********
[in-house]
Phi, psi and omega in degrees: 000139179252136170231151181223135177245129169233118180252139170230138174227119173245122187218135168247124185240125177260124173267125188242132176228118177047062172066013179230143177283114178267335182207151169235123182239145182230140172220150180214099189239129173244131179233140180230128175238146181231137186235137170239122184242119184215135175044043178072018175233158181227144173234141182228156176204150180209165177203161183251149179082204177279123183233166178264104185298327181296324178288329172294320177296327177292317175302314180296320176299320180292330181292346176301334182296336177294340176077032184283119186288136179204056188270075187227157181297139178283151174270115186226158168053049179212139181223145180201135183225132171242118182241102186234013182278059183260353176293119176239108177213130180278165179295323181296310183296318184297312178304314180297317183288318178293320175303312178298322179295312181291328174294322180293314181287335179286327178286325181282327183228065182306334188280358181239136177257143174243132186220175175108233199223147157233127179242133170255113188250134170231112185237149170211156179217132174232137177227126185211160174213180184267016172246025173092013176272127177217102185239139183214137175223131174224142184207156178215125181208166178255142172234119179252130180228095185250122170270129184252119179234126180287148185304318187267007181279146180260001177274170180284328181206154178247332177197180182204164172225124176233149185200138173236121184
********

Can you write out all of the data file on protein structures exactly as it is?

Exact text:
[in-house]
Phi, psi and omega in degrees: 000139179252136170231151181223135177245129169233118180252139170230138174227119173245122187218135168247124185240125177260124173267125188242132176228118177047062172066013179230143177283114178267335182207151169235123182239145182230140172220150180214099189239129173244131179233140180230128175238146181231137186235137170239122184242119184215135175044043178072018175233158181227144173234141182228156176204150180209165177203161183251149179082204177279123183233166178264104185298327181296324178288329172294320177296327177292317175302314180296320176299320180292330181292346176301334182296336177294340176077032184283119186288136179204056188270075187227157181297139178283151174270115186226158168053049179212139181223145180201135183225132171242118182241102186234013182278059183260353176293119176239108177213130180278165179295323181296310183296318184297312178304314180297317183288318178293320175303312178298322179295312181291328174294322180293314181287335179286327178286325181282327183228065182306334188280358181239136177257143174243132186220175175108233199223147157233127179242133170255113188250134170231112185237149170211156179217132174232137177227126185211160174213180184267016172246025173092013176272127177217102185239139183214137175223131174224142184207156178215125181208166178255142172234119179252130180228095185250122170270129184252119179234126180287148185304318187267007181279146180260001177274170180284328181206154178247332177197180182204164172225124176233149185200138173236121184